Friday, 24 May 2019

Crew forced to abandon container ship as it tips over in dramatic Liverpool2 scenes

MSC Matilde was seen tilting in Liverpool2 dock on Friday (May 24).
By Rachael McMenemySenior News Reporter


The vessel is now reported to be back on an even keel following a ballast transfer with unloading due to commence later today." container ship crew were forced to abandon ship after it started tilting during the night.
The MSC Matilde docked at Liverpool2 which is reportedly carrying millions of pounds worth of goods,ran into trouble in the early hours of Friday morning (May 24). 
Pictures show the MSC Matilde from Panama, tilting dangerously to the right.
MSC Matilde was seen tilting in Liverpool2 dock on Friday (May 24). 
The coastguard sent lifeboats, tugs and a pollution response vesse l out to the scene after being contacted by Peel Ports who operate the dock at Seaforth. 
The crew from the 20-year-old ship, which sails under the Panama flag, reportedly abandoned the vessel at 2am this morning, one witness told the ECHO.
The same man said he thought the ship would "capsize" because of the way it was leaning over.
A spokesperson for the Maritime and Coastguard Agency said: "HM Coastguard was contacted by Peel Ports VTS at around 2.25am today (24 May) to report that a container vessel was listing just outside Gladstone Dock on the River Mersey."      
"Crosby Coastguard Rescue Team and the RNLI Hoylake all weather lifeboats have been sent to the scene, two tugs and a tier 2 pollution response vessel are on standby as a precautionary measure. MCA’s Duty Counter Pollution & Salvage Officer, Duty Surveyor and the Marine Accident Information Board have been informed. 
"All ship’s crew onboard are safe and well. "
The crew eventually returned to the ship at 8.30am once the vessel was righted.
The £400m Liverpool2 container terminal is part of the Port of Liverpool, owned by  Peel Ports .
Opened in 2016 it is best known for its giant red cranes and means Liverpool  can now handle the world's biggest container ships.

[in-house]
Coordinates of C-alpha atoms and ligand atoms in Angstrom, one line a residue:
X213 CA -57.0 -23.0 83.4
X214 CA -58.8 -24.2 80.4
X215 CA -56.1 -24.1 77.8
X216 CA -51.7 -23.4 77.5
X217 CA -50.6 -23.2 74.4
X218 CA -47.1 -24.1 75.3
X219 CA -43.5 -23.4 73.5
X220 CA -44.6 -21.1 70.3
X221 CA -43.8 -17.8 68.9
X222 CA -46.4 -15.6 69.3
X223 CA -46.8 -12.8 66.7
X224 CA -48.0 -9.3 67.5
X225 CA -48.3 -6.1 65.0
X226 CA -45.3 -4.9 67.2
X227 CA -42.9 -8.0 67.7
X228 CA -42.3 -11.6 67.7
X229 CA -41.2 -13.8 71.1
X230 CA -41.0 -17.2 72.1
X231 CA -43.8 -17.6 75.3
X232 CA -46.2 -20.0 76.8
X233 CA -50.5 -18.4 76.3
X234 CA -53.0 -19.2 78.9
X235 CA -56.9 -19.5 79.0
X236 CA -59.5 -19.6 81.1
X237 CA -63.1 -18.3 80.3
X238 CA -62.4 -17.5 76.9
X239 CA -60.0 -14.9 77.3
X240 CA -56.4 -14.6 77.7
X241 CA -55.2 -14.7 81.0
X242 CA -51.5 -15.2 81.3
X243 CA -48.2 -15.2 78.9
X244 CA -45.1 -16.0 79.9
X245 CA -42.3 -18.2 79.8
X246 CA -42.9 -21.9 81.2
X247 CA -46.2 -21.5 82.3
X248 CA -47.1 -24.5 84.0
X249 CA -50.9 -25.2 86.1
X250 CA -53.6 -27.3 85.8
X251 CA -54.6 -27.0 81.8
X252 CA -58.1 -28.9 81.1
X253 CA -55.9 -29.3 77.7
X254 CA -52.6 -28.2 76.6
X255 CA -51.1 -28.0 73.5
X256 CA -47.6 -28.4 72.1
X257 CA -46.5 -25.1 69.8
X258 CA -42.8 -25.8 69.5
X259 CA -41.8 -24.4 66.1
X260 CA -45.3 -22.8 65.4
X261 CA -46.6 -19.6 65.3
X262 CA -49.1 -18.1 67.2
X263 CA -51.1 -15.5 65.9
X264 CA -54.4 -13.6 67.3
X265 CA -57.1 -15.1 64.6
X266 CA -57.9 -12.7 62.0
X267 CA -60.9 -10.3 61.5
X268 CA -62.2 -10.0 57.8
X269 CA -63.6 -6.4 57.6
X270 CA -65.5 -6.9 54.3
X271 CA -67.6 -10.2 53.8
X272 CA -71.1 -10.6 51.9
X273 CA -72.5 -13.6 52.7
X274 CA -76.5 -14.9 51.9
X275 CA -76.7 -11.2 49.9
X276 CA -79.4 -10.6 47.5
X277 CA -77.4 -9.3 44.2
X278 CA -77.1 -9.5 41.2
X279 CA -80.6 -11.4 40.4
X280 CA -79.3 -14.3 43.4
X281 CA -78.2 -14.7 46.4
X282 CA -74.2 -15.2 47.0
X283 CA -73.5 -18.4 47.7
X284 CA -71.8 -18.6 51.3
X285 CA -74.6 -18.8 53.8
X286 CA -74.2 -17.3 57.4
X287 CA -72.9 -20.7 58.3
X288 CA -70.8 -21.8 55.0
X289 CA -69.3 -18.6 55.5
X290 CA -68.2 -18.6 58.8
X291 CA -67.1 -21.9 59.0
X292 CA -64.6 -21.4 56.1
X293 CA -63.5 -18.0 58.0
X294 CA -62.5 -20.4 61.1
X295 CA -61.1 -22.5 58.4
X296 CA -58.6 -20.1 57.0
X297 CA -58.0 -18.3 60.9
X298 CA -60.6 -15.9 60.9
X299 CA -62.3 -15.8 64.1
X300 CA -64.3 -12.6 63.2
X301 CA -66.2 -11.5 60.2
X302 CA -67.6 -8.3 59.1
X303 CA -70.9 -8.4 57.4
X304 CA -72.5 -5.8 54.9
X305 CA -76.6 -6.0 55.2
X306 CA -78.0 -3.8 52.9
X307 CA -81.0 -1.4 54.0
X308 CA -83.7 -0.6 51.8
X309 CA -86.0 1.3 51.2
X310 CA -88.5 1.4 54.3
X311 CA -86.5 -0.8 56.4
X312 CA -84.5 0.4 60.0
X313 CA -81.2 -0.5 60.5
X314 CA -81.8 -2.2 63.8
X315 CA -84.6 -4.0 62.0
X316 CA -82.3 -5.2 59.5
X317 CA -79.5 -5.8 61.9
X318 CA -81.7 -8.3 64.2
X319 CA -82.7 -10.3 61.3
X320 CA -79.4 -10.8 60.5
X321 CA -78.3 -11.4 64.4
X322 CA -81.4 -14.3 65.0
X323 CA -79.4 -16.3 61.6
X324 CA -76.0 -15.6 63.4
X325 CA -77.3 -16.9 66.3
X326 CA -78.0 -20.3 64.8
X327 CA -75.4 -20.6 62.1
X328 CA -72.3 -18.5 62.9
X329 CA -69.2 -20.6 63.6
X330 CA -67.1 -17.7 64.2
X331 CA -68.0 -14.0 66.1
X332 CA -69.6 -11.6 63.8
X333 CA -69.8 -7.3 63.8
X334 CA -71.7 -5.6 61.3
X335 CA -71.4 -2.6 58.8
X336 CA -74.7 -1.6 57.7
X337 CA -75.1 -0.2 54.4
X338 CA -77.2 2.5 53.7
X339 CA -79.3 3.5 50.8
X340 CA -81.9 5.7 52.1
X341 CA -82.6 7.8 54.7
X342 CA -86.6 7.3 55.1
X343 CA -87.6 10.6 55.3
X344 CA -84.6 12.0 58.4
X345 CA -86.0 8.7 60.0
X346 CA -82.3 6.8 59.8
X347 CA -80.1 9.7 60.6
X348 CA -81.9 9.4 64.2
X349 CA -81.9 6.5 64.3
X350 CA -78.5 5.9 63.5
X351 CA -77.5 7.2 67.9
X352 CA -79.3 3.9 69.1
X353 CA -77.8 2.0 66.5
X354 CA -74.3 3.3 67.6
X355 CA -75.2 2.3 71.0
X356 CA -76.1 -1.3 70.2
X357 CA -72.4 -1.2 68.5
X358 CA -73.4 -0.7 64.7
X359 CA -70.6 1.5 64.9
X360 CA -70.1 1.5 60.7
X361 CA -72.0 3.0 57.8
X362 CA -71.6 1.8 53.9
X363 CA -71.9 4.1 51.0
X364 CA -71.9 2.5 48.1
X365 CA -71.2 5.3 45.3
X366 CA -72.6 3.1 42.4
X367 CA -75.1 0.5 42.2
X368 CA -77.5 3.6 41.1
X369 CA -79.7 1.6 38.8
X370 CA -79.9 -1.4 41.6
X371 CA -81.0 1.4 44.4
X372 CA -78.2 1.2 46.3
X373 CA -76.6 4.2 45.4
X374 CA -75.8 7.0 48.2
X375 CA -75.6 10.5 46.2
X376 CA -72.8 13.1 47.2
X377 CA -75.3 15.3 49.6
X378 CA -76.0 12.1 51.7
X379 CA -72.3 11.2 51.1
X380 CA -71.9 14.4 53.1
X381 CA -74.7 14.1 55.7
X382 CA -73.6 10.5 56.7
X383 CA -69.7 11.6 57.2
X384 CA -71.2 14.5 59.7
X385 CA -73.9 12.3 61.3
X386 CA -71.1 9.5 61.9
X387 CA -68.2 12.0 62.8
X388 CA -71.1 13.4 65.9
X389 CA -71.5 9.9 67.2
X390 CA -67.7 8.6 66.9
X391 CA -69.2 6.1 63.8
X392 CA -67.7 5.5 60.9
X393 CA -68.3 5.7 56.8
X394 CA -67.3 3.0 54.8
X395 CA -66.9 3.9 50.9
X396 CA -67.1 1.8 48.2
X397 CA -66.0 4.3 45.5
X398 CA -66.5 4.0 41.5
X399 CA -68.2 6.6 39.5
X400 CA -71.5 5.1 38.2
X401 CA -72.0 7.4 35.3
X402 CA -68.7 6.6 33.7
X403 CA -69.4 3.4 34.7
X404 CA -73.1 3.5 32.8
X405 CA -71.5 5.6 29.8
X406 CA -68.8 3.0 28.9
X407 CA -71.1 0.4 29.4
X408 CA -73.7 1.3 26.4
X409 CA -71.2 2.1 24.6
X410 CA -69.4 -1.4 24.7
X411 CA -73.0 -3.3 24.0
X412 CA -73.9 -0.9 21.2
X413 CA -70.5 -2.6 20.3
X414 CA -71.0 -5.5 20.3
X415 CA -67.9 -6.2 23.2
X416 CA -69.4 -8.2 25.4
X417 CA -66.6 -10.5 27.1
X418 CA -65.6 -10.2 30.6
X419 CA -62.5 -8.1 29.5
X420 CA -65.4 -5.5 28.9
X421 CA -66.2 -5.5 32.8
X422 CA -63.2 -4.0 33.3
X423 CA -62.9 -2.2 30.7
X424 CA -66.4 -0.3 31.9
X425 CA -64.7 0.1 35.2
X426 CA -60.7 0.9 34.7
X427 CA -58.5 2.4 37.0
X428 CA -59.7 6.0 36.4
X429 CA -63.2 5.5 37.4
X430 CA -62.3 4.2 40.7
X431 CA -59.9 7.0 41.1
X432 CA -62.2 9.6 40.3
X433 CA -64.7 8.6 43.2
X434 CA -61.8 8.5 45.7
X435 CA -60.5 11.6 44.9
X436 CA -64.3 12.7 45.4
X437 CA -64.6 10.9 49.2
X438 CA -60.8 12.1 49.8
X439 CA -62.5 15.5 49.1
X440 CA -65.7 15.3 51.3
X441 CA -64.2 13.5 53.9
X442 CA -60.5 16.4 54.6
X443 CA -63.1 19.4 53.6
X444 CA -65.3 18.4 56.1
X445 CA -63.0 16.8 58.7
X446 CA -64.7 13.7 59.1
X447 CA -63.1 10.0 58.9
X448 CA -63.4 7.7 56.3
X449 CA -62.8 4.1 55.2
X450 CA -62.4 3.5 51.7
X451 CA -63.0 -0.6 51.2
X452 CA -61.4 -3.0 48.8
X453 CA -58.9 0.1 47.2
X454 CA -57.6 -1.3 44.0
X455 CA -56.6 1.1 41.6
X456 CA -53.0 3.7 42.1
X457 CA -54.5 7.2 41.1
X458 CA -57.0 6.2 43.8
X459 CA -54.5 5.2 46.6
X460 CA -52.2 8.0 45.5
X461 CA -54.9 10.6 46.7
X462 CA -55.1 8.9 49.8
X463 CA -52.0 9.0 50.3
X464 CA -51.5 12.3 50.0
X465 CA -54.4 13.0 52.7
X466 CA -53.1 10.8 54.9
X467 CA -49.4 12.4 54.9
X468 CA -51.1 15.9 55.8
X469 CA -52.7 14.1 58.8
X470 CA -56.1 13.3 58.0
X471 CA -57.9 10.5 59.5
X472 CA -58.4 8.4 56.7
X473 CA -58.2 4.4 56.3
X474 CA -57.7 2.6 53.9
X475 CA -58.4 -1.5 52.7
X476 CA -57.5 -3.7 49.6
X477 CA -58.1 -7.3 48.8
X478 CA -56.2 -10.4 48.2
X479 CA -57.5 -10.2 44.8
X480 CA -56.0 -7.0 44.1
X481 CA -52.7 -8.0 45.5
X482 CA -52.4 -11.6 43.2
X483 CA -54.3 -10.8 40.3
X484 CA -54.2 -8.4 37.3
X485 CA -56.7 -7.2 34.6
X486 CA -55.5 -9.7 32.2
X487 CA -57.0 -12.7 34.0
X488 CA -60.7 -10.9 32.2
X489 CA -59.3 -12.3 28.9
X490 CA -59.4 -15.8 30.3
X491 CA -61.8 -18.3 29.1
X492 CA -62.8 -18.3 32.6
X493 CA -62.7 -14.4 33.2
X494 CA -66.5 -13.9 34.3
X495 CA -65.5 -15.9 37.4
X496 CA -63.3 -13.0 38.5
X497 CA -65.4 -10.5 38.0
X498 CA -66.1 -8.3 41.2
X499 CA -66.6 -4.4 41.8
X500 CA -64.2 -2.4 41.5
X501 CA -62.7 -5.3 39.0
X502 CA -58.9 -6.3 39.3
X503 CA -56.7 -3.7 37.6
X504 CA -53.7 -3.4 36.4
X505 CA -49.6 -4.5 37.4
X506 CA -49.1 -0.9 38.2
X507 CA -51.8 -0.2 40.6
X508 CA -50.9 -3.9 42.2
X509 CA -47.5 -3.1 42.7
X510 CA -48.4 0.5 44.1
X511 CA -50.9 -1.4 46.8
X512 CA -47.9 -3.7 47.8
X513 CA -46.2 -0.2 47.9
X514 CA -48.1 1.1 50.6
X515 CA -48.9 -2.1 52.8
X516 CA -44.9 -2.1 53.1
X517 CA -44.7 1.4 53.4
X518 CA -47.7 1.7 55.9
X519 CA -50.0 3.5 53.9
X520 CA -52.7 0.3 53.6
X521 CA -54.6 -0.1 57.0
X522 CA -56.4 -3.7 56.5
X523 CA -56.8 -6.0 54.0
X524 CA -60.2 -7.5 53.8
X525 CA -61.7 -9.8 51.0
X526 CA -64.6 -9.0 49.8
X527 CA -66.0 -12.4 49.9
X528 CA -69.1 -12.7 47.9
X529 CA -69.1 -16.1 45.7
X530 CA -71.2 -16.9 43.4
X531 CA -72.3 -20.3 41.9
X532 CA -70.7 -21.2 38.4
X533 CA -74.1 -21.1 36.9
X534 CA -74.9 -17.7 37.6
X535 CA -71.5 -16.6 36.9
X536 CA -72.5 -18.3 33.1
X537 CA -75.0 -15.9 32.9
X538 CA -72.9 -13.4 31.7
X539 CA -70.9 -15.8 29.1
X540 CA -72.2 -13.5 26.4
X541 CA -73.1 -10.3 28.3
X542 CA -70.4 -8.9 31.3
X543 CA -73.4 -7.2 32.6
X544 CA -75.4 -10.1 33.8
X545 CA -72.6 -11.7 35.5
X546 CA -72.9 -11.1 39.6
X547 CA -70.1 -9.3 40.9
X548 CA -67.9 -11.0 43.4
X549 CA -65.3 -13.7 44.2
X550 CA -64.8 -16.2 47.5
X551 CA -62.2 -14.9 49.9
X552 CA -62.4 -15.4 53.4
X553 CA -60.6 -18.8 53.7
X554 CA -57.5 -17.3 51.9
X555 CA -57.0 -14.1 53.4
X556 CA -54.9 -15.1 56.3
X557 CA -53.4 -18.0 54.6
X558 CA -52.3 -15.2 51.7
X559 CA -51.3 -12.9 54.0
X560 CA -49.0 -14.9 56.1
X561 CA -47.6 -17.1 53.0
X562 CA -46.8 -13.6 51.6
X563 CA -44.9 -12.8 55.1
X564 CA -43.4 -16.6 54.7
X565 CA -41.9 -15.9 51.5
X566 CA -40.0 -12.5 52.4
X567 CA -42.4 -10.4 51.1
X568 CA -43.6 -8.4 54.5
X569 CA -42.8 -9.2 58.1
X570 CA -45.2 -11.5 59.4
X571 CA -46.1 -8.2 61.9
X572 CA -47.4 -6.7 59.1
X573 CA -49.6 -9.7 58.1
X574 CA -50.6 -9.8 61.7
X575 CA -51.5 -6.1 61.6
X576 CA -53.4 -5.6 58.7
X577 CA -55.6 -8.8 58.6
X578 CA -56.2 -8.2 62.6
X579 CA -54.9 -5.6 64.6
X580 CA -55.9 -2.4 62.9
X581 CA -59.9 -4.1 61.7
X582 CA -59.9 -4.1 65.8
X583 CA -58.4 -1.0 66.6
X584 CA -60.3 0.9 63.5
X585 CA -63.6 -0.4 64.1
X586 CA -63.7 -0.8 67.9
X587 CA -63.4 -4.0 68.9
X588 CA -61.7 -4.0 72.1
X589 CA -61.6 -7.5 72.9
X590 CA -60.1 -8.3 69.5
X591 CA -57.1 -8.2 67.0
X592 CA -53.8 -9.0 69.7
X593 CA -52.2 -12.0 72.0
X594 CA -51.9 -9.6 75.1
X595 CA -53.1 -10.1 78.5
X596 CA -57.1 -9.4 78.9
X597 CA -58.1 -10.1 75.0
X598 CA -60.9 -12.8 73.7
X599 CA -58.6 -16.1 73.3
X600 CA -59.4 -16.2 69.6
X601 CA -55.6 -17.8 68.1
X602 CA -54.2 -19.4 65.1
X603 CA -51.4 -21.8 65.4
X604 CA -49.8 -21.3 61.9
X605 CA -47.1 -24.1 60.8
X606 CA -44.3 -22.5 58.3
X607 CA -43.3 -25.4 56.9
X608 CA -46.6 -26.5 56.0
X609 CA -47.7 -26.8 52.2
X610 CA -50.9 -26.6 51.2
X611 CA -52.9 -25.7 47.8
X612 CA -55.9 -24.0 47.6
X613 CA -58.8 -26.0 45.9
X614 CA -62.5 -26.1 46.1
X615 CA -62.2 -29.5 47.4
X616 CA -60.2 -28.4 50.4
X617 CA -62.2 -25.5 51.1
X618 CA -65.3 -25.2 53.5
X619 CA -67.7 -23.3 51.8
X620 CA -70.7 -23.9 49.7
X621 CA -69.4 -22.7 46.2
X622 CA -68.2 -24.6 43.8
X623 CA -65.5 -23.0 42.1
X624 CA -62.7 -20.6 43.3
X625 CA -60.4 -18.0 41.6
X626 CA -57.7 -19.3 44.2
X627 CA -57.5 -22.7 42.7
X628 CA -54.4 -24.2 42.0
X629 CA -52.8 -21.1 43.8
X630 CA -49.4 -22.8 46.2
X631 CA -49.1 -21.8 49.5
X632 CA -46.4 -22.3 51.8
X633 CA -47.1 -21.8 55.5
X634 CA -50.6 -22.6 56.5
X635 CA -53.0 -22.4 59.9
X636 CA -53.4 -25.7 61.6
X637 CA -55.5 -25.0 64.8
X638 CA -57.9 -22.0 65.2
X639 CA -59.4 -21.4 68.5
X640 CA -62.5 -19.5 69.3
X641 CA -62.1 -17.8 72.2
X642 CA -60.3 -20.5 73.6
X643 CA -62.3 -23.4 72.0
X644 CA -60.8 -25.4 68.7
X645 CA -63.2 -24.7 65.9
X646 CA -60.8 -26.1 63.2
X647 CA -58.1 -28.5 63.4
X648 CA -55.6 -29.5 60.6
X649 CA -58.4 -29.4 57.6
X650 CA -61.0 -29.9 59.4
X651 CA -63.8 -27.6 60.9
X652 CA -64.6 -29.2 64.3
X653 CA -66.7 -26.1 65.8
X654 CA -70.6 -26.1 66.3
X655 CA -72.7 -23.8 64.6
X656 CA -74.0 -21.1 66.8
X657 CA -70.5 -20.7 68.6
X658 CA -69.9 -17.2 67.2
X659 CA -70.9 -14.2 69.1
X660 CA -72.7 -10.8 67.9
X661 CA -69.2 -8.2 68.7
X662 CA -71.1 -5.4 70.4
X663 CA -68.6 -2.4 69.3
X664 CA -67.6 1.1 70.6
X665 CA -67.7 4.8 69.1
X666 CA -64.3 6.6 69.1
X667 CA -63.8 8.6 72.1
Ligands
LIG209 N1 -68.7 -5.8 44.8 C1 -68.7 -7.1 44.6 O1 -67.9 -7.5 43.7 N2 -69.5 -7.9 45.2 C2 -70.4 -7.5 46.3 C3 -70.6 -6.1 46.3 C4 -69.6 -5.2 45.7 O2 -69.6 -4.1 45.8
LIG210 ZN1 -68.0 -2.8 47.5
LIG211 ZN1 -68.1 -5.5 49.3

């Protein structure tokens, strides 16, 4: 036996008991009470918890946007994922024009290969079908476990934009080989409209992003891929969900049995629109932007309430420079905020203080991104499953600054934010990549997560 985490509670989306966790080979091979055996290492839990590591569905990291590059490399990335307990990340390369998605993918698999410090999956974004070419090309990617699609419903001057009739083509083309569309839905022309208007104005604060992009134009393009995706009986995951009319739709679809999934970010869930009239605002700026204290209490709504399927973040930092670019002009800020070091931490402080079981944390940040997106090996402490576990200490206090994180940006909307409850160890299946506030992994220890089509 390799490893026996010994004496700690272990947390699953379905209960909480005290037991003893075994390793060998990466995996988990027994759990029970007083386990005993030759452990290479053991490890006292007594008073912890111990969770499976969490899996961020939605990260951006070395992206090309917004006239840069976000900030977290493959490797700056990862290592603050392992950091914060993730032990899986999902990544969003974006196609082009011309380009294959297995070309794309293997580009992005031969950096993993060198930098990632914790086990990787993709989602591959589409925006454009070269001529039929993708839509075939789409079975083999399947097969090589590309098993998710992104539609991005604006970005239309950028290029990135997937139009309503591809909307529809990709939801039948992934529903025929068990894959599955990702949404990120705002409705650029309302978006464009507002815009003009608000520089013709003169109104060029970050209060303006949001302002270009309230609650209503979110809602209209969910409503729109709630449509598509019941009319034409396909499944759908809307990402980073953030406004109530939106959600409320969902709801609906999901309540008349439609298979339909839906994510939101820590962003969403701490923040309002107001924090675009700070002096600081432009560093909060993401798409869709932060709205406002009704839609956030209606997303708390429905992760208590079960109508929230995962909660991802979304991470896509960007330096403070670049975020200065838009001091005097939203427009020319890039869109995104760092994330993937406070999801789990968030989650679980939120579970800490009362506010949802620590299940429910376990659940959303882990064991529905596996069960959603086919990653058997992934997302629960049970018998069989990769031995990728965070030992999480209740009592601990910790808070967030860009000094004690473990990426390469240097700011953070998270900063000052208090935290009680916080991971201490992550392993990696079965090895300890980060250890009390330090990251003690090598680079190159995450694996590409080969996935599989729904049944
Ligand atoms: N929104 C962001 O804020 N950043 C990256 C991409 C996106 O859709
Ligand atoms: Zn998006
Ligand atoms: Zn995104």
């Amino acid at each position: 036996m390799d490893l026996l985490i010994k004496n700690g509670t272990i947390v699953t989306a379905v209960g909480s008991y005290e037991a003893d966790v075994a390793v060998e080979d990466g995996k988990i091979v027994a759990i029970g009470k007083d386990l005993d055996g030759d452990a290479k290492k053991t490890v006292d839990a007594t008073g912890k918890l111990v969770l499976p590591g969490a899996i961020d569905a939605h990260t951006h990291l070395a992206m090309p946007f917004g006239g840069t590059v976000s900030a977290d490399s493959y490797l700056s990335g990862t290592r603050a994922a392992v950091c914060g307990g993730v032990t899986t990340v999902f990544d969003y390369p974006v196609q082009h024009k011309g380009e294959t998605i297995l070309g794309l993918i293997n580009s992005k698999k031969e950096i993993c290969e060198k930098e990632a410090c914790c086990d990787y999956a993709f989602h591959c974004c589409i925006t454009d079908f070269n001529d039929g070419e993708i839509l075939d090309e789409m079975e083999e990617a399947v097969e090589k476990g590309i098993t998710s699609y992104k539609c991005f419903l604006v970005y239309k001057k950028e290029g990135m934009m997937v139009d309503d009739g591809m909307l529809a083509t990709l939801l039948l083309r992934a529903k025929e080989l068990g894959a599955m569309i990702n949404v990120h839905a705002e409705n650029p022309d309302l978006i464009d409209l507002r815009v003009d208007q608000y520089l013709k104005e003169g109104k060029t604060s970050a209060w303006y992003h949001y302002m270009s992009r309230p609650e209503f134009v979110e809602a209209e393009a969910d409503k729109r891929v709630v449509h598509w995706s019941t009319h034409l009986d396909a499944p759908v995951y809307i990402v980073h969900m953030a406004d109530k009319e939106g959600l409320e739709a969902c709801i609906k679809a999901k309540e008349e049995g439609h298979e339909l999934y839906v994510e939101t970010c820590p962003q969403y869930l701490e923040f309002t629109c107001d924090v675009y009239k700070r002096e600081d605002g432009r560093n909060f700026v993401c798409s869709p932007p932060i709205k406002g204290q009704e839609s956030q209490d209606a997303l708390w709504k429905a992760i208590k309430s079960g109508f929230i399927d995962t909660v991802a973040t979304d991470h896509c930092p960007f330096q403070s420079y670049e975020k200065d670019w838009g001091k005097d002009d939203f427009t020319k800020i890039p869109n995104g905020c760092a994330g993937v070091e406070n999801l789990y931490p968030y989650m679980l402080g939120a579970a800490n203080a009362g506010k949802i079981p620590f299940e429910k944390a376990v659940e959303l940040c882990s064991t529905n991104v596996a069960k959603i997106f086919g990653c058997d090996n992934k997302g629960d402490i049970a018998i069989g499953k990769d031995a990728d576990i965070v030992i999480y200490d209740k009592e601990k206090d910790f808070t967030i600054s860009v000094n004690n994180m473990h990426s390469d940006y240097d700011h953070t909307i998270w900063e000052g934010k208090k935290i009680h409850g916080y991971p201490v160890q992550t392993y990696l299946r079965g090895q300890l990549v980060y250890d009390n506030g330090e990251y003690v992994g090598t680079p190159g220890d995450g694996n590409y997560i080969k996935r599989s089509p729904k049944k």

Maiden Voyage of COSCO SHIPPING GALAXY 23rd May 2019 - Video

Seaforth Dock Liverpool this morning


Ships of the Mersey Facebook

Christopher Triggs It's been corrected now. I think it was 42% list and I hear it was failed ballast pumps that caused it.



Thursday, 23 May 2019

ITF calls on Transport Canada to stop ships lashing on the St Lawrence River after seafarer’s death



The ITF today called on the Transport Canada to ban foreign-crew from undertaking dangerous lashing work while vessels are underway in the Saint Lawrence river after the death of a seafarer on Sunday, May 19.
The Sri Lankan second officer, Ravindu Lakmal Pieris Telge, fell overboard the Maersk containership Patras at approximately 9:30am and despite an extensive search and rescue operation his body has not yet been recovered.
Investigations by Transport Canada and the ITF indicate that the man fell overboard whilst lashing, and crew claim that he was the only crew member not wearing fall protection.
ITF Canadian coordinator Peter Lahay said today: “This is a tragic situation this seafarers’ family, friends and his fellow crew members on board the Patras, and sadly our worst fears about the dangers of seafarers lashing cargo on the Saint Lawrence have been realised.
“Early reports indicated that this incident occurred while dropping a pilot ladder, however after speaking to the crew and investigating further, we’ve determined that’s not the case. This seafarer was handling a 4-meter lashing bar, almost half his weight, when he fell overboard.”
“We will await the finding of official inquiry but from our initial investigations there are serious questions about crew fatigue and the safety procedures on board that need to be answered.”
The ITF has previously met with Transport Canada and advised of our concerns and given evidence of the risks to seafarers lashing vessels underway on the Saint Lawrence.